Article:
Why is the Length of My Skirt Becoming Society’s Biggest Problem?
When will we as a society understand that the length of a girl’s skirt is not the problem at hand?
Social media is ablaze with updates from different corners of India, attesting how regressive we are as a society, how hopeless is our interest in interference, and how desperate is our attempt to ‘control’ our women with unfair rules.
The Hindu College in Delhi has come up with rigid rules for their girls hostel. An auto driver in Bangalore slut-shames a journalist saying that her knee length summer dress is inappropriate. When she protests, others from the crowd support him. A student in Kolkata was recently ridiculed in public for wearing shorts and smoking. A student at NLSIU was insulted by her law professor for coming to college in shorts. Chandigarh wants to ban women from wearing shorts and skirts because it is ‘anti-national’!
As much as these instances shock the rationalists, it shouldn’t be too surprising. Way back in 1998 when I was a student with one of the best schools in Kolkata, I too have witnessed girls being shamed for wearing jeans and divided skirts for a Children’s Day celebration. In those days there was no social media and nothing went beyond the campus. Disappointing, that the outlook hasn’t changed in the last 18 years. Did anyone think, why?
Anju Srivastava, the Principal of Hindu College asserted, she is concerned about the ‘safety’ of the female students. The auto driver, the gentry of Kolkata, the law professor, and even the teacher from 1998 would have the same to say. They believe, when girls wear short dresses they pass a signal which is interpreted as an invitation. When they smoke or drink in public, people fail to see it as a mere choice or a lifestyle. They assume that the women are ‘trying’ to cross boundaries to be like their male counterparts. It is hence deemed necessary that ‘such women’ be showed the mirror, to prove that their physical might is way behind that of men. One rape will tame them of their means!
Beyond all open and closed room debates and measures taken to empower women, the basic message still hasn’t reached out to the conservative mind-set. People find support in the words of Mukesh Singh and the driver of the bus in which Jyoti Singh was raped. “A girl is far more responsible for rape than a boy is. Boys and girls are not equal. Housework and housekeeping is for girls, not roaming in discos and bars at night or wearing wrong clothes.” He said.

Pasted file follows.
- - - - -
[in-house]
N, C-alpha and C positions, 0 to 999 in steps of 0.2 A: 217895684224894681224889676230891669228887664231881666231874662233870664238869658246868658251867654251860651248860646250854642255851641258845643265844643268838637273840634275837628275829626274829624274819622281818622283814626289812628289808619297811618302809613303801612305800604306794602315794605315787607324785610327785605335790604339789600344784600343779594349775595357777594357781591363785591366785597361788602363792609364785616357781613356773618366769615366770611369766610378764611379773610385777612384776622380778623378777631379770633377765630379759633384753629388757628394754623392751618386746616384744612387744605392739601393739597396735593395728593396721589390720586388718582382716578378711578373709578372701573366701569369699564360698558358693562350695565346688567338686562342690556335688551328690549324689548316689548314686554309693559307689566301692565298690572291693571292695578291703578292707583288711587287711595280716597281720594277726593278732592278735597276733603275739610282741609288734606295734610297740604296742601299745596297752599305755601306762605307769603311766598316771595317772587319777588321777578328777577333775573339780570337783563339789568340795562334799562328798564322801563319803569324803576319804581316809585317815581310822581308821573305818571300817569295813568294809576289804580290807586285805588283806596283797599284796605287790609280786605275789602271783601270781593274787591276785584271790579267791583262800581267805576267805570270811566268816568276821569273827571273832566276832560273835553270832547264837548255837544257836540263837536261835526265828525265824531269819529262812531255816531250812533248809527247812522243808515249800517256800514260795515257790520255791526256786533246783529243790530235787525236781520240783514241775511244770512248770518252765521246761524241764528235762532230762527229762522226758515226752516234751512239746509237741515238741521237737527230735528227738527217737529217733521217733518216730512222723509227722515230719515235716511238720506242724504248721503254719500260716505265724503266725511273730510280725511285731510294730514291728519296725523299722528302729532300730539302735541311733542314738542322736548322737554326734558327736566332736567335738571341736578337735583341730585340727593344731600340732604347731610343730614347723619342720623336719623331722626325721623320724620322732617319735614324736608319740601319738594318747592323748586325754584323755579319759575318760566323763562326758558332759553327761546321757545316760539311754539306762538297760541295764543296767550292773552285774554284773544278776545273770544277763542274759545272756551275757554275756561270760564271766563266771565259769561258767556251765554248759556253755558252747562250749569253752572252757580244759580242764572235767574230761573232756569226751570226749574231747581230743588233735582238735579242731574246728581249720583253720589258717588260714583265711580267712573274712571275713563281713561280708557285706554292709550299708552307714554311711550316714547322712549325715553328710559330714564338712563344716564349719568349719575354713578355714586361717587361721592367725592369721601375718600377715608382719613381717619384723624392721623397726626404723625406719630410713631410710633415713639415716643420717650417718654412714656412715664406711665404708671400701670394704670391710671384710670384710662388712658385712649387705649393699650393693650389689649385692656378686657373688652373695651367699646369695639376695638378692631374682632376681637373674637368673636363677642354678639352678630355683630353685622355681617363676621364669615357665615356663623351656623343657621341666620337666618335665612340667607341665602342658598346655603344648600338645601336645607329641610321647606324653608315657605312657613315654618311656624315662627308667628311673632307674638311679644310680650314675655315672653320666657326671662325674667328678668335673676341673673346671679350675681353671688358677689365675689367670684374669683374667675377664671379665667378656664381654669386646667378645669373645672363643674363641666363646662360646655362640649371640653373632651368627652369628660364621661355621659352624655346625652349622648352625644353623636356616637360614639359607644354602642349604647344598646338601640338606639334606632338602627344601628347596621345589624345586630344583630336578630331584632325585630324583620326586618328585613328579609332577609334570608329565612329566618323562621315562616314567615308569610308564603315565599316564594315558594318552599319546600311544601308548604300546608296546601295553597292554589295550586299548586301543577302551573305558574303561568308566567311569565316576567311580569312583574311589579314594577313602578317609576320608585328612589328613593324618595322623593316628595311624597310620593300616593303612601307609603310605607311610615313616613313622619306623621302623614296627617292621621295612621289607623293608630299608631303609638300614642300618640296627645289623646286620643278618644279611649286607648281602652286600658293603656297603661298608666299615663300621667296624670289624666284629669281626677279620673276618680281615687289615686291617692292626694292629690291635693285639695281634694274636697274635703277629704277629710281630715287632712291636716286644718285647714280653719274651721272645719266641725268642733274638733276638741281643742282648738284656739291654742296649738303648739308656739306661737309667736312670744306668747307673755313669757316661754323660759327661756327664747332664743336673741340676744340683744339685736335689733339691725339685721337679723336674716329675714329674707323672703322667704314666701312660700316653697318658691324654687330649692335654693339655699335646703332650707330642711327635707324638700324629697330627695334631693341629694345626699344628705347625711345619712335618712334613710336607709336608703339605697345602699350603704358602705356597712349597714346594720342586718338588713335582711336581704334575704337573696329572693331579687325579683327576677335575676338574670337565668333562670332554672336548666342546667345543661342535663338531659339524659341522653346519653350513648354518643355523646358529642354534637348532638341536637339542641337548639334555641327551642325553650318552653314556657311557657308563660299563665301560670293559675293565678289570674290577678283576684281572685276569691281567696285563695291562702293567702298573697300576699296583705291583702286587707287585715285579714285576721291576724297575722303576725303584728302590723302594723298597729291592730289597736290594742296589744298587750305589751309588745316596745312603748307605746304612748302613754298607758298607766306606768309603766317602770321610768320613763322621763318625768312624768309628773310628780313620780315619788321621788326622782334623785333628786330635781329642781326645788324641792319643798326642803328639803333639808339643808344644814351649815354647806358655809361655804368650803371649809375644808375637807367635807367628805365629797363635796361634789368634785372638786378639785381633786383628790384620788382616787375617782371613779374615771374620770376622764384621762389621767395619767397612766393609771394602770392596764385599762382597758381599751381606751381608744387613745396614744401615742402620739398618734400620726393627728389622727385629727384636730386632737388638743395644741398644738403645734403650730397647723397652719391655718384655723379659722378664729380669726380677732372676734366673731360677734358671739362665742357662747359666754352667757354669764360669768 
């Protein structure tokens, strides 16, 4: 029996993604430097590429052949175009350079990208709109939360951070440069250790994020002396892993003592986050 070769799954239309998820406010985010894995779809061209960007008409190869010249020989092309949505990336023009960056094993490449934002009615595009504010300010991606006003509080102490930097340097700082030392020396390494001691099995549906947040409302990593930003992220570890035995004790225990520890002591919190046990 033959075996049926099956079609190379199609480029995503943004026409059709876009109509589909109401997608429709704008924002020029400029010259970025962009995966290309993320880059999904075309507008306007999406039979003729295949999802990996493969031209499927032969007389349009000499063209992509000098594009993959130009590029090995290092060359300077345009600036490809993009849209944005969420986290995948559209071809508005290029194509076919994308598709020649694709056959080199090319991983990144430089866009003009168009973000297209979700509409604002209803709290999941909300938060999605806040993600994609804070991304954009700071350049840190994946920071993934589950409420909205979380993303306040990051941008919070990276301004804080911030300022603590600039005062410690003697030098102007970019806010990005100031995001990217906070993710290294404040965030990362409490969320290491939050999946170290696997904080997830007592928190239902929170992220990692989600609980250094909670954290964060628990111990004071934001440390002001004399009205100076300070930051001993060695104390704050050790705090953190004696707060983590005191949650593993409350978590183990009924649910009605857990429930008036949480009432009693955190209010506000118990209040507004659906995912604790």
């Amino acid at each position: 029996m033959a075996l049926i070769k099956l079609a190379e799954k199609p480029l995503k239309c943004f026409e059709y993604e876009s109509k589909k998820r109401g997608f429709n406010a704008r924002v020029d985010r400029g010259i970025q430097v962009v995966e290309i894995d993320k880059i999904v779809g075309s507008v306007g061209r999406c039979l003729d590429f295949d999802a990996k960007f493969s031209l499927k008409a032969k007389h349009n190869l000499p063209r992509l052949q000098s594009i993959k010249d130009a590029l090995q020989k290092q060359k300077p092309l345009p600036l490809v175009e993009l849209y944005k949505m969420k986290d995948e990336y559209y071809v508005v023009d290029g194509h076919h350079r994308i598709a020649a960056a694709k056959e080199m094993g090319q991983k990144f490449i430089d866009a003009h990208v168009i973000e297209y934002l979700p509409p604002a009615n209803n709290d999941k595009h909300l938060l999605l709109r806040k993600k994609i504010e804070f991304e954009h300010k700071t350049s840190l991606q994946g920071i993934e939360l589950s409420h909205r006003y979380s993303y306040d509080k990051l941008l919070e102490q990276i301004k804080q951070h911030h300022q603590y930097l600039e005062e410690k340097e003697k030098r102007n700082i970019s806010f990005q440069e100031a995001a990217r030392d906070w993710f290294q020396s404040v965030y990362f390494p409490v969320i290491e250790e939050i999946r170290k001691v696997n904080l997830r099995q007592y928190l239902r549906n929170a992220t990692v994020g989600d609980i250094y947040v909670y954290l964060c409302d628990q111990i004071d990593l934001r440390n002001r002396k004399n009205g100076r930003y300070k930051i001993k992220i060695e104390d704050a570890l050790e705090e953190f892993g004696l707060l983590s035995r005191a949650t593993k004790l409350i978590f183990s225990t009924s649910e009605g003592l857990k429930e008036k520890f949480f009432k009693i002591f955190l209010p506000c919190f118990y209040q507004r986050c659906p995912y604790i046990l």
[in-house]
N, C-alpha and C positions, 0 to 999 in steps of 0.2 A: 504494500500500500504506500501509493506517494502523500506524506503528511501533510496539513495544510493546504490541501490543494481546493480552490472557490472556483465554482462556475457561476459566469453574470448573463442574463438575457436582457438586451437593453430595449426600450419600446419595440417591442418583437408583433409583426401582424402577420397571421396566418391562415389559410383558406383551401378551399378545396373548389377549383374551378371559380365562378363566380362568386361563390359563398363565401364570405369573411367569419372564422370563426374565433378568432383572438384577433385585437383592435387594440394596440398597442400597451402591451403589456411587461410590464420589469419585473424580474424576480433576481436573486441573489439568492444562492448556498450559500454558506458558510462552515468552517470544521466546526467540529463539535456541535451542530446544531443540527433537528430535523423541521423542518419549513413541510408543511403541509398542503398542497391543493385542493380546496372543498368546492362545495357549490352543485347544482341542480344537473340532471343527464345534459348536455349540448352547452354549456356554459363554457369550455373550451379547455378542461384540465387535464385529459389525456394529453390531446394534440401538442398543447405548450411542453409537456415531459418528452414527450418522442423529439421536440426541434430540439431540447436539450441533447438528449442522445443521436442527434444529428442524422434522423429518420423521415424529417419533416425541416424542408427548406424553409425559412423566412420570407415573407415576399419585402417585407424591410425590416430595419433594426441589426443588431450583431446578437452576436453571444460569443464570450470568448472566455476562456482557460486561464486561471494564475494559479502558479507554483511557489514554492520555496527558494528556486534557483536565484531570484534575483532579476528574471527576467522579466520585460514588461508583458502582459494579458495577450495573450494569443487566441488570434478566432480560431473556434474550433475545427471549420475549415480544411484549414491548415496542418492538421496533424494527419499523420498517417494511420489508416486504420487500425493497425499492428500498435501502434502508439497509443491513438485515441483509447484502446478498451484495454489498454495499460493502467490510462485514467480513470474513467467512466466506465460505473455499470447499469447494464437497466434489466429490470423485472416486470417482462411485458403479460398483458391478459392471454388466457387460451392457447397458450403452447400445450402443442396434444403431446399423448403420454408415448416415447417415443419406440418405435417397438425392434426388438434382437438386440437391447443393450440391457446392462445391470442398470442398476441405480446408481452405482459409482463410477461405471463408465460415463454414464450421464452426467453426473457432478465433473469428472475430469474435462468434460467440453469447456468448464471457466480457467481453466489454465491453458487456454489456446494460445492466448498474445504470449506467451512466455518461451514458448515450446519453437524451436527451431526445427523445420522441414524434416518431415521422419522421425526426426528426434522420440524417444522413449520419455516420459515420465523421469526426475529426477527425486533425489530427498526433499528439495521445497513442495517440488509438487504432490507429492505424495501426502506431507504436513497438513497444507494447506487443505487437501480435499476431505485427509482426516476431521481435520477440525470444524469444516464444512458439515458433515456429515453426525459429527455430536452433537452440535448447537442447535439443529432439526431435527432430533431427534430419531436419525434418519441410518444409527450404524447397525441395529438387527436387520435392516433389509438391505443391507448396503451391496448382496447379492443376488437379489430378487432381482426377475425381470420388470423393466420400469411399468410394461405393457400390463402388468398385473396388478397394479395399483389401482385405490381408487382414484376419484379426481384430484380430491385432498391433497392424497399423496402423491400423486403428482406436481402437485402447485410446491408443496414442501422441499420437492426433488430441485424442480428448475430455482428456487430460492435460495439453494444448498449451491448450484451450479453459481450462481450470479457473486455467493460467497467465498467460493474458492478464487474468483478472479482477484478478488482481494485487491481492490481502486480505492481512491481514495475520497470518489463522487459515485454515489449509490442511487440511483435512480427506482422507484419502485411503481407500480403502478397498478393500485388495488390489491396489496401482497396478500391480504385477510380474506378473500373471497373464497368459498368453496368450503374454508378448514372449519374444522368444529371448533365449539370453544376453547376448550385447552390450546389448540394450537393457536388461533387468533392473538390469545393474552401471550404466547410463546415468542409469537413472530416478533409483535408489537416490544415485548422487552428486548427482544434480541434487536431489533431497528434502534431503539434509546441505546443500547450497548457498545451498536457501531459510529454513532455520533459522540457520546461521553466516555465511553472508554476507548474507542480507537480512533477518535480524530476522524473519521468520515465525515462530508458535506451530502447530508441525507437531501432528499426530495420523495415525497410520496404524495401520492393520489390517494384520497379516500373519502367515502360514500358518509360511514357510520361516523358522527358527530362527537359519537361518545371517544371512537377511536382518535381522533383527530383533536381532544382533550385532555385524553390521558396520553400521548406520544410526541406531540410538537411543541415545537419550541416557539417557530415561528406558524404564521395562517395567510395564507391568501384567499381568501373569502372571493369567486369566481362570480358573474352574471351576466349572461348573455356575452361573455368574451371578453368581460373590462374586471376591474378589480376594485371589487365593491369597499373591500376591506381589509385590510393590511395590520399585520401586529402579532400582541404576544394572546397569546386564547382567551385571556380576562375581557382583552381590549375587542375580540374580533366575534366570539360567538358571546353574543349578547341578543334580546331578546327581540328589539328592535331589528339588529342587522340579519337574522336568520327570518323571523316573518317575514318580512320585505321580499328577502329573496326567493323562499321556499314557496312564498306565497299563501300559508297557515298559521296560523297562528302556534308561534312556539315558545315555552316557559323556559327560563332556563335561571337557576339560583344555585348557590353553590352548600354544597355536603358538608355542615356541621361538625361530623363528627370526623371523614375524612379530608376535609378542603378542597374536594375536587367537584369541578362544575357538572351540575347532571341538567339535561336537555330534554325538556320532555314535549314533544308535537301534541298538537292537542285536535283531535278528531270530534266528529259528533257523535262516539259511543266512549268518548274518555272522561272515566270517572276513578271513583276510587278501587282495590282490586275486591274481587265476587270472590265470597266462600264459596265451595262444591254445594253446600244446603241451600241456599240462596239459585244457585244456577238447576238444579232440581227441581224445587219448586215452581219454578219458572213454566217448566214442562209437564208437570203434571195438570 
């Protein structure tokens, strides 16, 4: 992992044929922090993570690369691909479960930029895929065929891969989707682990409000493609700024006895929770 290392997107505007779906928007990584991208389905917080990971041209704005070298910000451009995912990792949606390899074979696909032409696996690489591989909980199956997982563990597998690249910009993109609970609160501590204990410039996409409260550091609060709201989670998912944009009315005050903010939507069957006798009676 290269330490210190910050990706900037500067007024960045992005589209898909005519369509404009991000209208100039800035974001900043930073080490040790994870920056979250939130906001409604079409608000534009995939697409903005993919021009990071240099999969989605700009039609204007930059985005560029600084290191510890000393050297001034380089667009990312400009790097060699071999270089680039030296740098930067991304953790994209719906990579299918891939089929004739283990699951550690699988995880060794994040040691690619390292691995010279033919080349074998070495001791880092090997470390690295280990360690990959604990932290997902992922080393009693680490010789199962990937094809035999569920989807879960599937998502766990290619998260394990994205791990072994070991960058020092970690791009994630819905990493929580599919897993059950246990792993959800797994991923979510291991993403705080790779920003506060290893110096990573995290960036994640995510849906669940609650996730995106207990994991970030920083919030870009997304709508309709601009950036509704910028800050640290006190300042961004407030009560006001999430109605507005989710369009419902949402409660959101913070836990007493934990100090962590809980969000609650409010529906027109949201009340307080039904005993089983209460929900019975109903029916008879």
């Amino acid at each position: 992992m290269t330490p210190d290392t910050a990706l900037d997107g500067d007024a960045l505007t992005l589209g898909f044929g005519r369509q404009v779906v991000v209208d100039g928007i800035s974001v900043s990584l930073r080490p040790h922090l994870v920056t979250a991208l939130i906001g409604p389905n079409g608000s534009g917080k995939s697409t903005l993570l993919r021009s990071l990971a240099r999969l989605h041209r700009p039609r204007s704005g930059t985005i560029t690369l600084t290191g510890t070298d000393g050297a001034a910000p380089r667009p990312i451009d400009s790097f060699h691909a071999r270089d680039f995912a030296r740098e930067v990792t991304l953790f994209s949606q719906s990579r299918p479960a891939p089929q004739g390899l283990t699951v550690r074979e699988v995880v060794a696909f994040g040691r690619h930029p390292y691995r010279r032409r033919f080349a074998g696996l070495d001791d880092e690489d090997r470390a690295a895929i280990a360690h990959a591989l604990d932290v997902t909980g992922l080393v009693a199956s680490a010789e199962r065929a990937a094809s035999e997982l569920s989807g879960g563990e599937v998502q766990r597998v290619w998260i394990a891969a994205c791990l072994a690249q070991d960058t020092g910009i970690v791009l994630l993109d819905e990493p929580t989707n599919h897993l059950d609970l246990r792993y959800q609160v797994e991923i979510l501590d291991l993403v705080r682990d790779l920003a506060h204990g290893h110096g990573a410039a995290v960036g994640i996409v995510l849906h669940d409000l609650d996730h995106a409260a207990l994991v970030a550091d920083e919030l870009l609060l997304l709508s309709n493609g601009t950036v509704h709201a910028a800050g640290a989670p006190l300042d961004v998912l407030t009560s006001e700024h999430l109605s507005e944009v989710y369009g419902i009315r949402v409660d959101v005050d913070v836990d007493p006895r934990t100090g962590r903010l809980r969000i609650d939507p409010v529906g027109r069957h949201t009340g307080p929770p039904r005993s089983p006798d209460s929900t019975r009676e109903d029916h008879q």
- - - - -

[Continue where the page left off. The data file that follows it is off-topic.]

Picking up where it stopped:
This is the sad face of our society. And our political and legal machineries have failed us beyond repair. Jyoti Singh’s rapist, who was old enough to conduct an act of rape but, wasn’t considered old enough to be punished, is free today. Defence lawyer M.L. Sharma infamously asked, “Why did Nirbhaya’s parents send her with anyone that late at night?” The Bar Council of India issued customary notices to the lawyers Mr. Sharma and Mr. A.K. Singh, for making such remarks. What happened to those notices, no one knows.
With such level of political and legal support, how would people be motivated to look beyond their regressive thoughts? How would they embrace liberal ideas and trust doctrines of gender equality?
Rape doesn’t happen only on roads, with women skimpily dressed, roaming around late. Rapes happen every day, because it exists in the attitude of the offenders. It happens when powerful bosses get away with inappropriate gestures. It happens between a husband and wife behind closed doors. It happens when a ‘friend’ passes lewd comments severely discomforting a woman, and then laughs it off as a prank. They happen when dailies report wardrobe malfunctions of celebrities. And they also appear as an introductory intention for those who ‘poke’ on Facebook. Even in the habits of civilised citizens talking loud in favour of women liberalisation, women shaming appear as a distinct stress-busting joke.
How on earth do we then explain to the professors that they were misusing the time they are paid for, by hovering their eyes haywire instead of focusing on the blackboard? Do we really have the infrastructure to claim that women should be left to their choices? Are those conservative concerns really outdated and obsolete? Has anyone set an example to prove that they are?
This debate, sadly, wouldn’t perhaps be put to rest anytime soon!
(Koral Dasgupta is an author, columnist, academic and Advisory Member CBFC. Twitter/@koraldasgupta)
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